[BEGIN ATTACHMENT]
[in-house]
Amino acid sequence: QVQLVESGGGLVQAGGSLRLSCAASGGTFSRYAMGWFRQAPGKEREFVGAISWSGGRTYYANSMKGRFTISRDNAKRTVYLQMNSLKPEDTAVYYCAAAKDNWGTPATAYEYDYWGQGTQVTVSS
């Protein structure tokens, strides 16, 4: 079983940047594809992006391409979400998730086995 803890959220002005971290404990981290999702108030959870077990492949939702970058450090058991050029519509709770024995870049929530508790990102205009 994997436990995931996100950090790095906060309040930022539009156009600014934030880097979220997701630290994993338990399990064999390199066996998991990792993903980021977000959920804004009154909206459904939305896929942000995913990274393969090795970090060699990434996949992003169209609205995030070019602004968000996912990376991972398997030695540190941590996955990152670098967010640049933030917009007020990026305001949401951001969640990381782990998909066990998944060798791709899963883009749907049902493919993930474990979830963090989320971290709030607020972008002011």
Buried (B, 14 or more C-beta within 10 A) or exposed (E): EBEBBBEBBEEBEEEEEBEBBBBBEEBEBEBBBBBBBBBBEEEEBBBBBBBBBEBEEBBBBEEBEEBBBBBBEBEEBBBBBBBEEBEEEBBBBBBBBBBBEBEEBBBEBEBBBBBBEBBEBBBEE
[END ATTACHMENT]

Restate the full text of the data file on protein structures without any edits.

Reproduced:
[in-house]
Amino acid sequence: QVQLVESGGGLVQAGGSLRLSCAASGGTFSRYAMGWFRQAPGKEREFVGAISWSGGRTYYANSMKGRFTISRDNAKRTVYLQMNSLKPEDTAVYYCAAAKDNWGTPATAYEYDYWGQGTQVTVSS
């Protein structure tokens, strides 16, 4: 079983940047594809992006391409979400998730086995 803890959220002005971290404990981290999702108030959870077990492949939702970058450090058991050029519509709770024995870049929530508790990102205009 994997436990995931996100950090790095906060309040930022539009156009600014934030880097979220997701630290994993338990399990064999390199066996998991990792993903980021977000959920804004009154909206459904939305896929942000995913990274393969090795970090060699990434996949992003169209609205995030070019602004968000996912990376991972398997030695540190941590996955990152670098967010640049933030917009007020990026305001949401951001969640990381782990998909066990998944060798791709899963883009749907049902493919993930474990979830963090989320971290709030607020972008002011």
Buried (B, 14 or more C-beta within 10 A) or exposed (E): EBEBBBEBBEEBEEEEEBEBBBBBEEBEBEBBBBBBBBBBEEEEBBBBBBBBBEBEEBBBBEEBEEBBBBBBEBEEBBBBBBBEEBEEEBBBBBBBBBBBEBEEBBBEBEBBBBBBEBBEBBBEE